FOR IMMEDIATE RELEASE
JUNE 26, 2014
McCaskill to Energy Department: Are Taxpayer Dollars Subsidizing Contractor Legal Fight Against Whistleblowers?
Senator, as part of continuing investigation of Hanford nuclear site, demands answers on DOE’s litigation reimbursements for contractors against whistleblowers raising safety concerns
WASHINGTON – Continuing her work to protect whistleblowers and strengthen accountability across federal agencies, U.S. Senator Claire McCaskill this week pressed the Department of Energy (DOE) for information on why legal subsidies were provided to contractors, essentially encouraging protracted litigation against whistleblowers, and whether contractor nondisclosure agreements may have a chilling effect on whistleblowers’ willingness to come forward.
In March, McCaskill, Chairman of the Subcommittee on Financial & Contracting Oversight, hosted a roundtable discussion to hear from whistleblowers who were fired after raising safety concerns at the Hanford nuclear site, and led a formal hearing on whistleblower retaliation. McCaskill requested follow-up hearing questions for the record be provided to the Subcommittee by April 30, and has yet to receive them.
“At the hearing, I expressed my concerns that the Department of Energy may be providing an incentive to contractors to engage in protracted litigation with whistleblowers by reimbursing the contractors’ legal expenses,” McCaskill wrote. “I have since learned that Bechtel and URS have been reimbursed by $500,000 and $3 million, respectively, by DOE for the costs of their litigation against two Hanford whistleblowers. As I asked the Department in my questions for the record, I would like to understand the criteria used by the contracting officer to determine that this expenditure was allowable and reasonable.”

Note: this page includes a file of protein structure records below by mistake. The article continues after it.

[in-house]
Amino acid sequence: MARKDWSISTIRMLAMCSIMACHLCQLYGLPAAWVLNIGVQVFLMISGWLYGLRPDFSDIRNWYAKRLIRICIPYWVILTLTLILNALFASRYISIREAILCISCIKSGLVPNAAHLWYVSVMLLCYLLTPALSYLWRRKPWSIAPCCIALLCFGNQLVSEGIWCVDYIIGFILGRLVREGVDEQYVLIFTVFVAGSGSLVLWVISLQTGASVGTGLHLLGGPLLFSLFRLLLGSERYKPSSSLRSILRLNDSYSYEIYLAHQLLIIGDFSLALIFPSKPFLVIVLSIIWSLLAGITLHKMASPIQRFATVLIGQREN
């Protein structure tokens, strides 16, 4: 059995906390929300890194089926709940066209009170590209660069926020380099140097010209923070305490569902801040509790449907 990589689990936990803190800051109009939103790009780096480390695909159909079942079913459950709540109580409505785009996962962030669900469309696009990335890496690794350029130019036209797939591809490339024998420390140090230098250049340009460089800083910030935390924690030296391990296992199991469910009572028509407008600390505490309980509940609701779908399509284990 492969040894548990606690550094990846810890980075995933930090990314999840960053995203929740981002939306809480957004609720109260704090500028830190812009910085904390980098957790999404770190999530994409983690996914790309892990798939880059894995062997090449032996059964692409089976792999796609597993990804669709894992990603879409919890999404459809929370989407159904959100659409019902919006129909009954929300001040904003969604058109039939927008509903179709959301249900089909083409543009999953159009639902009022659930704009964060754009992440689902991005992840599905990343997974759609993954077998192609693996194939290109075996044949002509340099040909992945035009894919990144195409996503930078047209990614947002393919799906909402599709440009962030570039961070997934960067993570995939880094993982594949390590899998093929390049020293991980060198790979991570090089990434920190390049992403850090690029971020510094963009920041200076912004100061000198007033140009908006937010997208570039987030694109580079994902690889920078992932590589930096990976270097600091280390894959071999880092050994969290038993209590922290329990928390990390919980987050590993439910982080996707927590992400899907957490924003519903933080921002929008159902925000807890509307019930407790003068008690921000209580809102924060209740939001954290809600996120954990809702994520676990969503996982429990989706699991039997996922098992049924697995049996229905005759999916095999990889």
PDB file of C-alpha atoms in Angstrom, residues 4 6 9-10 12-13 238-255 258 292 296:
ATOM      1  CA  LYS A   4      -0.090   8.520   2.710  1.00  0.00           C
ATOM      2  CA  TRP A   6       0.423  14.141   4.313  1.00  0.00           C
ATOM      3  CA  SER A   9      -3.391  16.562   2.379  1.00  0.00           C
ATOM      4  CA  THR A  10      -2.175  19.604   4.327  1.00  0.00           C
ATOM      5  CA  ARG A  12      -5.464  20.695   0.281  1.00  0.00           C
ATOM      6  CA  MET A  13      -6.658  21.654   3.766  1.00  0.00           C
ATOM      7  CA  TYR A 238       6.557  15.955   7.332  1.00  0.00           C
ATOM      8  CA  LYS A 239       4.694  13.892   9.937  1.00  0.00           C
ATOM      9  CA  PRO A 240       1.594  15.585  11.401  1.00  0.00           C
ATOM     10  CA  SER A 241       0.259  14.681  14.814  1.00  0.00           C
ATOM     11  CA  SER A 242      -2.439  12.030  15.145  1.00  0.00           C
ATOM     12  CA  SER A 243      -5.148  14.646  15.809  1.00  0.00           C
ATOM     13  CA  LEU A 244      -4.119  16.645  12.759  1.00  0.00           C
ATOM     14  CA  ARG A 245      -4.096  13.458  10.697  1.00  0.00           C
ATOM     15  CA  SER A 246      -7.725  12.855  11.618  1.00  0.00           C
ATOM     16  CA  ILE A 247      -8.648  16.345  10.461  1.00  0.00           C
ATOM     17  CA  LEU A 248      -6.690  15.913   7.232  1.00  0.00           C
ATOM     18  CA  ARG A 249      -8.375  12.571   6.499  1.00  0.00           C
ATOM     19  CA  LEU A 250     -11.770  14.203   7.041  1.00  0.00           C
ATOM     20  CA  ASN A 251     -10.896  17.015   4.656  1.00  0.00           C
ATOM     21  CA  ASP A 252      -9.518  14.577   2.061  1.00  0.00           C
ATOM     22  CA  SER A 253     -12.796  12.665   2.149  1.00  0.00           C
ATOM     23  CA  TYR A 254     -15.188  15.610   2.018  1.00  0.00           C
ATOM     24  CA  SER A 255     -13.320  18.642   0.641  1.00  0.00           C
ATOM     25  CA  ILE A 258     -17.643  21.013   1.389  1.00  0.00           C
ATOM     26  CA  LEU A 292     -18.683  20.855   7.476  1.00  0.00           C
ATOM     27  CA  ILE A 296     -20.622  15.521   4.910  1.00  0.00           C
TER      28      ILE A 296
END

McCaskill continued: “In response to questions asked for the hearing record, URS answered that it intended to seek reimbursement for more than $650,000 in such expenses to be paid by DOE, including lawyers who would effectively be billing the government almost $1,300 per hour. After the Subcommittee notified URS that it would publish that response in this letter, URS updated its response to indicate it had not made a determination whether it would seek reimbursement or not. Bechtel has declined to seek reimbursement for such expenses… I also questioned whether the contractors’ Non-Disclosure Agreements (NDAs) with their employees, a condition of employment, may have a chilling effect on reporting safety and environmental concerns. As you know, reporting those concerns, including to Congress, is protected by law. I have since learned that the NDAs used by URS and Bechtel provide no exception for protected disclosures.”
Read the letter to the Department of Energy HERE.
Click HERE to read highlights of McCaskill’s fight for stronger accountability in Washington.